• Nat_ons

    Martin, the problem is the notion of ‘faith’ that is being strengthened by this spirit of dissention – even if it is described as an ‘open, inclusive, broadminded approach’. Destructive opposition, as an end in itself, may well be modern but it is not orthodox .. nor is it catholic. In fact, the beliefs that are strengthened by Father Küng thrive on rebellion (e.g. Wyclif, Huss, et al), Rom 16 : 17-20.. 

  • In Our Times

    Thank you for the previous reply Weary, in another thread.

    I had a quick look at Lord Acton, who seems on paper of course, to be a most decent chap. And whereas I am not refuting that religion can inspire selfless acts & good works, one can never be too sure. The dependency-fostering dogmas & secrecy of the confessional process being what they are; one can only really speculate.
    Take for instance the very famous sculptor Eric Gill, who devoutly followed the Roman Catholic faith & died in 1940. During his prominent career, he had sexually abused his own children, had an incestuous relationship with his sister and performed sexual acts on his dog. An early biography by Robert Speaight suppressed this information (from the artists own diaries); only to be later brought to light in a biography by Fiona MacCarthy in 1989.

    How do you think such a thing happened? Who ordained the ‘right’ course for this man & claimed it God’s Will? Did the hierarchs know what he was doing in his private life? Will we ever know? Of course, it’s all for the better that the information finally became public knowledge, because it can be (hopefully) learned from.

    So regarding Lord Acton on the corruption of power etc…an obvious question occurs to me. Why then, pledge life-long allegiance to a corrupt Magesterum? For who’s sake is that? Psychological self protection? Protection of the Establishment? For the sake of a Continuum; (which we know is merely one point of reference amongst many). (?) We all know that God can be served from anywhere as indeed Christ can be followed; from anywhere. Loving with “all one’s heart” surely knows no bounds. Unconditional love that is. Why further the Catholic Cause and allow them to ‘claim’ the “good & the great”?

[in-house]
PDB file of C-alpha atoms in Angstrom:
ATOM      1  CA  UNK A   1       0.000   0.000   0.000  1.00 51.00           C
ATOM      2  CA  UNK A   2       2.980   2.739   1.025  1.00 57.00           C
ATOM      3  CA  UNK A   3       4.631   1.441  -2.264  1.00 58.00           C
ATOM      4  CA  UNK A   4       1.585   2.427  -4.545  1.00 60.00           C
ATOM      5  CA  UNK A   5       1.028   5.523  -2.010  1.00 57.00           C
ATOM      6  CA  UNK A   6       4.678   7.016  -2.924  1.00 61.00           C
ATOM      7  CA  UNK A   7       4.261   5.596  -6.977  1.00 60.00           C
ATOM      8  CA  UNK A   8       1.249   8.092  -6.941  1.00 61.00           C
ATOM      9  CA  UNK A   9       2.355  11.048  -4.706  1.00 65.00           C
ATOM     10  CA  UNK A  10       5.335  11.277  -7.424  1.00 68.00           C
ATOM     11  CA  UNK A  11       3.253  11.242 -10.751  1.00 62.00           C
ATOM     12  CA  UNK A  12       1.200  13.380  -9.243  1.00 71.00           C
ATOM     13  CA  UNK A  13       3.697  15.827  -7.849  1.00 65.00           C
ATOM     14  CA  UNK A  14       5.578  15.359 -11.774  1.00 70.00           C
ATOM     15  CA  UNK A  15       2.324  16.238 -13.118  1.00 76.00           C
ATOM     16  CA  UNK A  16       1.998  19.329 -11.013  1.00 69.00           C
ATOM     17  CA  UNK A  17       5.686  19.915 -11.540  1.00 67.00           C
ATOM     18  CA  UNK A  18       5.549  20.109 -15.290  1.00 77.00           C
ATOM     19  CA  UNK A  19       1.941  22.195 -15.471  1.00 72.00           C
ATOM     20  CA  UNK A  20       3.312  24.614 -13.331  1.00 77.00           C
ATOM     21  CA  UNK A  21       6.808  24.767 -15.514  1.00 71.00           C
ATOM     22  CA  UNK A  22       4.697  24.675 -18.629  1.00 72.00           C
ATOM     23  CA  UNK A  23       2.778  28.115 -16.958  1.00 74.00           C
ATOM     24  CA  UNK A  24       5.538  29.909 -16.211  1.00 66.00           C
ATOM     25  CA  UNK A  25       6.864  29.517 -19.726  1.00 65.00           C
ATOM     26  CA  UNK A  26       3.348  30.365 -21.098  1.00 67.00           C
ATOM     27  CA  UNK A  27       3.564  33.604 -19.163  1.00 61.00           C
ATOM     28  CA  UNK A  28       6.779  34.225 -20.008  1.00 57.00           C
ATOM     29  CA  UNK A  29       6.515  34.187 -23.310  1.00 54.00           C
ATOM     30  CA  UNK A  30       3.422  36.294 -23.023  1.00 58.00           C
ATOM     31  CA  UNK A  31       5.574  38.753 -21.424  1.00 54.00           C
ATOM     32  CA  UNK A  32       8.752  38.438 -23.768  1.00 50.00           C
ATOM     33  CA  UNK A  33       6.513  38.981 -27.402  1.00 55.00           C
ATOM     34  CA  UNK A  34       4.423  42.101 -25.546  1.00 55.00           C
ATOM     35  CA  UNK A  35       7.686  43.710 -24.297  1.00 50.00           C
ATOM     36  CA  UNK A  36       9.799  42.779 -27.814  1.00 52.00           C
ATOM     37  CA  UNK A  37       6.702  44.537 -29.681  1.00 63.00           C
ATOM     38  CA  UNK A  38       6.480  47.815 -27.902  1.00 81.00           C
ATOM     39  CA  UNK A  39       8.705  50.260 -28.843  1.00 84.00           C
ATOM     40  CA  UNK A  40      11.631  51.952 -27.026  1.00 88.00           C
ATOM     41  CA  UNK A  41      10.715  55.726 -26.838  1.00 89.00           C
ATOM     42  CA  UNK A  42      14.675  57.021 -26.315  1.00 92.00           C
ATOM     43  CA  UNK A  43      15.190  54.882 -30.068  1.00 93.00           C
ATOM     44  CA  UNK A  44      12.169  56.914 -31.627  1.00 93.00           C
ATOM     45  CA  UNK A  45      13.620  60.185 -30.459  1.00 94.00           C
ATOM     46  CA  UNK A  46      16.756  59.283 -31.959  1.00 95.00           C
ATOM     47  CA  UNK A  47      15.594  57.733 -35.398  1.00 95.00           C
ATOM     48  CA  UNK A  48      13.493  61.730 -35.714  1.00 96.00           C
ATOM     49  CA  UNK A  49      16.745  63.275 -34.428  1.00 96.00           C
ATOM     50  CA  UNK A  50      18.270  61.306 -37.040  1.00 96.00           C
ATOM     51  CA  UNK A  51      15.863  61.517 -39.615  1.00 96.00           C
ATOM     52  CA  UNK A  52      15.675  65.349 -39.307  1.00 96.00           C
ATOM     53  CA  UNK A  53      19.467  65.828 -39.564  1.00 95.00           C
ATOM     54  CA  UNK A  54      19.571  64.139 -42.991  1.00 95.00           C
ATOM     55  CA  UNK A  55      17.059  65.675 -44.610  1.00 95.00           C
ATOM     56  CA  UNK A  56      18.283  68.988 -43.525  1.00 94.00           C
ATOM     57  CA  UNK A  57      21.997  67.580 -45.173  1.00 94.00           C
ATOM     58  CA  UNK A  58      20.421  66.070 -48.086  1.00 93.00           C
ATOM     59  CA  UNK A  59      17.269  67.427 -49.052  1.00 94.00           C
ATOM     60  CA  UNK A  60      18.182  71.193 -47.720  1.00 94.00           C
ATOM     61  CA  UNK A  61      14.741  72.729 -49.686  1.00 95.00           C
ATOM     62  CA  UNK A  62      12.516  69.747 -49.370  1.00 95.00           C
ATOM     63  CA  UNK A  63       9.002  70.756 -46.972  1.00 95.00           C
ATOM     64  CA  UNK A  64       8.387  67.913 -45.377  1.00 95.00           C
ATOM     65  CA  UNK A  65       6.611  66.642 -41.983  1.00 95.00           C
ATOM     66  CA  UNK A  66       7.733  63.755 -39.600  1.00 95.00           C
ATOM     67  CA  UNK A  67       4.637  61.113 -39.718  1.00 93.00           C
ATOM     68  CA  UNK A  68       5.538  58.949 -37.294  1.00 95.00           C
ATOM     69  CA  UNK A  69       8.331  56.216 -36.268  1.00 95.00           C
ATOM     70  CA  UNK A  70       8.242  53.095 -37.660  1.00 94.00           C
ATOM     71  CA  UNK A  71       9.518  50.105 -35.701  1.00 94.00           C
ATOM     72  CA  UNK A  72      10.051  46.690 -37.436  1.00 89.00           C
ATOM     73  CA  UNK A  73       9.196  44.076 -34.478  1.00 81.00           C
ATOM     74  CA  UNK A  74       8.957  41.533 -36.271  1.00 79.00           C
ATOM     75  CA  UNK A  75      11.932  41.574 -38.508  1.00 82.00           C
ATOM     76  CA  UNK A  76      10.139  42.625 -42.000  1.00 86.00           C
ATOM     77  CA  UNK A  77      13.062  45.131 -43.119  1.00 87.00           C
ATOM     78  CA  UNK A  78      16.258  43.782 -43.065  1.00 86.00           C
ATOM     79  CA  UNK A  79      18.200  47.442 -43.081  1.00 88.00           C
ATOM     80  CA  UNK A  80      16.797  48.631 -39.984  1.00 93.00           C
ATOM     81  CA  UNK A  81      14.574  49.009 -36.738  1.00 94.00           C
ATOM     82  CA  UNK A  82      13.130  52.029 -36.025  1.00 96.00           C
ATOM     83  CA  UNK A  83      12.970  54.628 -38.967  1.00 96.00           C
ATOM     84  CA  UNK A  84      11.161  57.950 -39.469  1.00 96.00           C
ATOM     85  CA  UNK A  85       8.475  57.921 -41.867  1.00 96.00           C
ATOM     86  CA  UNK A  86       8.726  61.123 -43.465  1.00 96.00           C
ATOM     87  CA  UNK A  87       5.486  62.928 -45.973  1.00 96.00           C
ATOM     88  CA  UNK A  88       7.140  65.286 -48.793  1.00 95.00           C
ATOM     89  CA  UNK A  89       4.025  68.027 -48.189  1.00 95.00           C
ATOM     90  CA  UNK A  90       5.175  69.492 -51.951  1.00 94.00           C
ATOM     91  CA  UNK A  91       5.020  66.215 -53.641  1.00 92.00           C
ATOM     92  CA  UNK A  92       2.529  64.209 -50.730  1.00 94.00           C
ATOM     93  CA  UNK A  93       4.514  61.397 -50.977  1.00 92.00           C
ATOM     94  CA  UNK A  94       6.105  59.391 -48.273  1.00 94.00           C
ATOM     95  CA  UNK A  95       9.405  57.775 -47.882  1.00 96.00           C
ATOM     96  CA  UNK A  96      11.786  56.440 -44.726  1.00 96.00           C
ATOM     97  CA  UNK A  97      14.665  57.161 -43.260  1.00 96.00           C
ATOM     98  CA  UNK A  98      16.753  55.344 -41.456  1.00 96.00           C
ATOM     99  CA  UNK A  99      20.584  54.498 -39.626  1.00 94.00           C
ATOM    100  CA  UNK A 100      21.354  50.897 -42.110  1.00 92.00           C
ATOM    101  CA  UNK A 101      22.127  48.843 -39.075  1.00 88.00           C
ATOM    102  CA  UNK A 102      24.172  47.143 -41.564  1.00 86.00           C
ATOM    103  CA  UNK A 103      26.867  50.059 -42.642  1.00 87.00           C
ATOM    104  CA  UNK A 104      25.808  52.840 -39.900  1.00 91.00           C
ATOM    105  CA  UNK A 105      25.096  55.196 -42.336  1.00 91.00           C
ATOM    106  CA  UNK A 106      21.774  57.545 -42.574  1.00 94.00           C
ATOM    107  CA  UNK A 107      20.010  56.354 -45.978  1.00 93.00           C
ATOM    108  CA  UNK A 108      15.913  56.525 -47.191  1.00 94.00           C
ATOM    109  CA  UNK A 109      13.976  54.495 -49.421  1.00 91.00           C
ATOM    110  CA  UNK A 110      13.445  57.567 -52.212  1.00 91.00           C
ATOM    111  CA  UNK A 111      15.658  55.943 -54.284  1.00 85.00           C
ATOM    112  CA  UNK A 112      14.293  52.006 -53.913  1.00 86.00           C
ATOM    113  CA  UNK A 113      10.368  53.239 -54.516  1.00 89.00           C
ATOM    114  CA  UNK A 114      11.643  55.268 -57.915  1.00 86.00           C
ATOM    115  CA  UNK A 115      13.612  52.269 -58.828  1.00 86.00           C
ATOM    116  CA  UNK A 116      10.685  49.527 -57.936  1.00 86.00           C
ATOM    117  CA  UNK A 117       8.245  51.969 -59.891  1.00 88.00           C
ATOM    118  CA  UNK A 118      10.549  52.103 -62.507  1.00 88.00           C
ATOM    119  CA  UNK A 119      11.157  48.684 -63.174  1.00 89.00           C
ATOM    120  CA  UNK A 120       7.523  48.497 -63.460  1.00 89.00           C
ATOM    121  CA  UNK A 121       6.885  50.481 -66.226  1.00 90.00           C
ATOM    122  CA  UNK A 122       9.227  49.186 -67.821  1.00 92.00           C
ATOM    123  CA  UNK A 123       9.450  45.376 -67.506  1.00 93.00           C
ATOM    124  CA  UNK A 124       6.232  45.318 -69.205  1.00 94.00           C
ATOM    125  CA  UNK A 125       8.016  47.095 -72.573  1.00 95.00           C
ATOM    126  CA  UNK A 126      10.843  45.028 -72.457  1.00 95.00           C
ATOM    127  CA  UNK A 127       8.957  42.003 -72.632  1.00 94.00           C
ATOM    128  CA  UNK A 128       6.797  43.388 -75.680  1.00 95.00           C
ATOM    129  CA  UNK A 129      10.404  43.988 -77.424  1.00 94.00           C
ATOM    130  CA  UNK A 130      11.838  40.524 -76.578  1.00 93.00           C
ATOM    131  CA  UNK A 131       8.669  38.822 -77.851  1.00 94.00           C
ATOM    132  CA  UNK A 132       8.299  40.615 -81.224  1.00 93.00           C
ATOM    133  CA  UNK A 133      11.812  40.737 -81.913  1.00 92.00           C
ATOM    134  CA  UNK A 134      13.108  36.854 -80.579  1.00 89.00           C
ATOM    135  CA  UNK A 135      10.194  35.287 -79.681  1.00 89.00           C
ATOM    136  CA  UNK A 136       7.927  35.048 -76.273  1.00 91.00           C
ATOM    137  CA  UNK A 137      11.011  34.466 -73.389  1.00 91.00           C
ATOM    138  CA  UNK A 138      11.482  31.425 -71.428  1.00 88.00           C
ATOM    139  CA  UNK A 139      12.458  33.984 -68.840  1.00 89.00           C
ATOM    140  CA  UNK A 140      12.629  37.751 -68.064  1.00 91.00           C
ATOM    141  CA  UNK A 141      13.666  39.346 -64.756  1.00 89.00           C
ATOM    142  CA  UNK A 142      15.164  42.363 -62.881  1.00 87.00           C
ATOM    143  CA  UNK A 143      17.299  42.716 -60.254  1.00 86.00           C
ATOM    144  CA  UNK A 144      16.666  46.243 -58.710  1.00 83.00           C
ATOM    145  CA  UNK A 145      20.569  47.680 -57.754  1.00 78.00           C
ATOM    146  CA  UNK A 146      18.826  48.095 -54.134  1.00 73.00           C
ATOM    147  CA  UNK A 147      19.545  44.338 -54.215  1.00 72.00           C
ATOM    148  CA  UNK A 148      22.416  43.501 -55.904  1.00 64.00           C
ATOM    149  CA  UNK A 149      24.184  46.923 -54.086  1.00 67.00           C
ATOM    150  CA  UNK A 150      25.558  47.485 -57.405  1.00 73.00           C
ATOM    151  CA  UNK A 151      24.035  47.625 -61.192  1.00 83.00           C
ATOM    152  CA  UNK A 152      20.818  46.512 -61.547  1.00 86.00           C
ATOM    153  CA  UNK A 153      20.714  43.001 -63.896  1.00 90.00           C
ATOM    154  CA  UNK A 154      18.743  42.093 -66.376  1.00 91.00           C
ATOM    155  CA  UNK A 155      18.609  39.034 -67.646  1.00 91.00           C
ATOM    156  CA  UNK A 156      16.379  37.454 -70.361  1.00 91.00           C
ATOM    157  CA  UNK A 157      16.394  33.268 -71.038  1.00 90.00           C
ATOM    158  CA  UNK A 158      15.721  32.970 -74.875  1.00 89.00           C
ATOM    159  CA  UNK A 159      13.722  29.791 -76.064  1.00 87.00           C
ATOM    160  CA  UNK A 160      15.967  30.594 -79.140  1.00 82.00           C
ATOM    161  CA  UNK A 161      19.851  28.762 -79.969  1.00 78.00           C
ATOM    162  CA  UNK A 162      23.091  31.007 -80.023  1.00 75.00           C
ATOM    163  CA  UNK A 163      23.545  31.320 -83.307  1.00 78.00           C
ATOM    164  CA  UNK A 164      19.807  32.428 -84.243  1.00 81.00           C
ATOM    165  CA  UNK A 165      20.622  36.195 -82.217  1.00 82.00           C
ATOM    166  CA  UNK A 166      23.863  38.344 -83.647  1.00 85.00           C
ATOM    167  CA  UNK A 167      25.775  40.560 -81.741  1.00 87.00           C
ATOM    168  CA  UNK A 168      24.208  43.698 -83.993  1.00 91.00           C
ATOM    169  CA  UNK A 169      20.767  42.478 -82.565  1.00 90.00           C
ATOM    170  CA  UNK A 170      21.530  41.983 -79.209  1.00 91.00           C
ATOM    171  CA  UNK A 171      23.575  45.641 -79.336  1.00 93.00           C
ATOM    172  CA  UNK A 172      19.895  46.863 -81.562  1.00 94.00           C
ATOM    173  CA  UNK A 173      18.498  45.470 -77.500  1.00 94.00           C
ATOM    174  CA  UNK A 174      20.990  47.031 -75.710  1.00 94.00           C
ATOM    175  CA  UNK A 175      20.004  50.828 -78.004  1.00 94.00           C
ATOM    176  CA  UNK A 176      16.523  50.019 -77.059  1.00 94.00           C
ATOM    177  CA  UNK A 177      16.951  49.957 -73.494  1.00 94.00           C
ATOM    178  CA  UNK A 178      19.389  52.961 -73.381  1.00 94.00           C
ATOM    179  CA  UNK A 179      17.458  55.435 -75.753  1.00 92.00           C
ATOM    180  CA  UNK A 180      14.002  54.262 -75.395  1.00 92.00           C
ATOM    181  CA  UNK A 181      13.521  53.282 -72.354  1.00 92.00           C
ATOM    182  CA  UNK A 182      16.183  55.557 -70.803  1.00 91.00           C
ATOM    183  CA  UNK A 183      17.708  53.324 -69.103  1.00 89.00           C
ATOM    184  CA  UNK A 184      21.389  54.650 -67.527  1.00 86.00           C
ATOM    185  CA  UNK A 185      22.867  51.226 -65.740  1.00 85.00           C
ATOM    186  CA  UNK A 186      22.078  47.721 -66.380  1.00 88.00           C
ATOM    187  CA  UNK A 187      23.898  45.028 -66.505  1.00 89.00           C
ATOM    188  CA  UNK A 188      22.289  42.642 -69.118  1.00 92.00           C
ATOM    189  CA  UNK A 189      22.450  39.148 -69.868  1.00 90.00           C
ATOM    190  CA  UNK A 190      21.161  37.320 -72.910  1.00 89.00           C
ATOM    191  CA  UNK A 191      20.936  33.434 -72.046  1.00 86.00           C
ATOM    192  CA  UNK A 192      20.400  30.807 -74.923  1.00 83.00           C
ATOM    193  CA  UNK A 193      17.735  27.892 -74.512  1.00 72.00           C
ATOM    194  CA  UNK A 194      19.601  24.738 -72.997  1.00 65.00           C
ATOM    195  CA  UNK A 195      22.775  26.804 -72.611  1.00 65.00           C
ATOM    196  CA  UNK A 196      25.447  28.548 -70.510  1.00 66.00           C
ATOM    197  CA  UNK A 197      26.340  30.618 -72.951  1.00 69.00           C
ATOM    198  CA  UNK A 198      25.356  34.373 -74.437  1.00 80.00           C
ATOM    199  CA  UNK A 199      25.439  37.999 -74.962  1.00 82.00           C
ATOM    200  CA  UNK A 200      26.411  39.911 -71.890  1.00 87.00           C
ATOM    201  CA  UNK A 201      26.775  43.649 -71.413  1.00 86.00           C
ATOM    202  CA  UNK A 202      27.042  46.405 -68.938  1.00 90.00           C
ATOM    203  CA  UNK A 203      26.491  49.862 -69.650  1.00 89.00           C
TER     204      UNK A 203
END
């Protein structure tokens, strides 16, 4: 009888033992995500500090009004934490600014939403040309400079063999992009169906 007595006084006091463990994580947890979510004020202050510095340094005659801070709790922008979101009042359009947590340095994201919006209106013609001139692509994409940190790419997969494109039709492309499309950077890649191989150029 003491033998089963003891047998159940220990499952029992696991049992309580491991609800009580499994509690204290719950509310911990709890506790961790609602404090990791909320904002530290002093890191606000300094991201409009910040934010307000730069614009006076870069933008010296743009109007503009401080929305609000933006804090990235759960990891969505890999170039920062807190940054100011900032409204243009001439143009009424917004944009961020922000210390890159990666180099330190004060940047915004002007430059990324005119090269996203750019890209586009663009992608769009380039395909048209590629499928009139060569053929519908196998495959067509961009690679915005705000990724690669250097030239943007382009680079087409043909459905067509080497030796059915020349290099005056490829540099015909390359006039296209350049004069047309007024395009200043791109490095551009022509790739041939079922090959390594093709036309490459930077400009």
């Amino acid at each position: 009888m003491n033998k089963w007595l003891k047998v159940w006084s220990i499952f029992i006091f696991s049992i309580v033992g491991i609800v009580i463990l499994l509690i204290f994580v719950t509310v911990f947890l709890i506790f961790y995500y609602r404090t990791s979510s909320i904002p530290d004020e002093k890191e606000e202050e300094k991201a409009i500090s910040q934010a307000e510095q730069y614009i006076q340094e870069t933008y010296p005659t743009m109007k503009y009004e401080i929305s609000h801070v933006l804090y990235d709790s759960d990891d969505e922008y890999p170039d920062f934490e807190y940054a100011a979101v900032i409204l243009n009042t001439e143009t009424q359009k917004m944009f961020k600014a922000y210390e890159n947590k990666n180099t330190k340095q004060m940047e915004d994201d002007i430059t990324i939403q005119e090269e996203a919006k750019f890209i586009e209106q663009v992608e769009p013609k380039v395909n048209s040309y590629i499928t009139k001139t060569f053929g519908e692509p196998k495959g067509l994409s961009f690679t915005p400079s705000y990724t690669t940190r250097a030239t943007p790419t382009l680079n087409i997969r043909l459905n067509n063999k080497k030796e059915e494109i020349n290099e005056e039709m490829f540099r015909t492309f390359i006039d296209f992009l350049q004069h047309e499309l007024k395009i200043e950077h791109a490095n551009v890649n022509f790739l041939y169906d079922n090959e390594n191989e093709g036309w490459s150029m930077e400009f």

Regarding Mr Gill, I doubt very much a public consensus would have facilitated & advanced such behaviour & I’m not even claiming to know what the best outcome would have been. But I do find myself supporting more fully the notion of widest consensus on all matters political & religious. 

    God Bless. 

  • Weary Convert

    Thank you for this interesting response.  Regarding Eric Gill, I know only some of his work especially the Stations of the Cross in Westminster Cathedral .  I was aware that he had strange sexual tastes in which respect perhaps there is a parallel with the priestly child abuse of these days – faithfully following the barren procedures of liturgy etc.while simultaneously acting as sexual predators.

    As to Lord Acton, I wonder if many of the Ultras who contribute so violently to this website even realise that there was a powerful liberal Catholic movement in the 1850s and after, that was for some time crushed by exactly the sort of persecution that the Ultras would like to see re-instated. After the promulgation of the Vatican Decrees – which he considered not just wrong, but wicked – Acton’s position was that what preserved his allegiance was a sense that the Church is holier than its officials and the bonds of the Christian community are deeper than any dependence on the hierarchy.  I think that in a humbler way, there is a similarity today to the position of liberal Catholics who are seeing a noisy Gaderene rush back towards obscurantism and superstition, yet remain in in the Church for much the same reasons as Acton and know, like Julian of Norwich that eventually, “all will be well.”

    Thank you again..

  • In Our Times

    Thanks also for the most interesting reply. I do find it amazing (& a little arrogant maybe) that an individual might assume “all will be well” & maybe this is a position more easily adopted amongst the privileged few, who see themselves as epoch-makers maybe. A ‘knowing that all will be well’ can only ever be self-referential however, as all our positions tend only to a matter of personal faith & intuition. If others around us are encouraging & supportive also, the more validated we feel.

    The ‘lowly, meek & abused’ may not particularly wish to be refered to as sacrificial lambs for the sake of a “romantic orthodoxy” (sic), for instance, nor may take any comfort in being told “well it’s OK guys, you will inherit the Earth” etc… or other such patronising dictums. We may merely insult their intelligence & dignity. We can never know even, whether lives could have been saved had an individual in ‘power’ chosen differently. (And some people do have more diminished opportunity to ‘choose’ for themselves, especially if they have been raised from birth within one system.)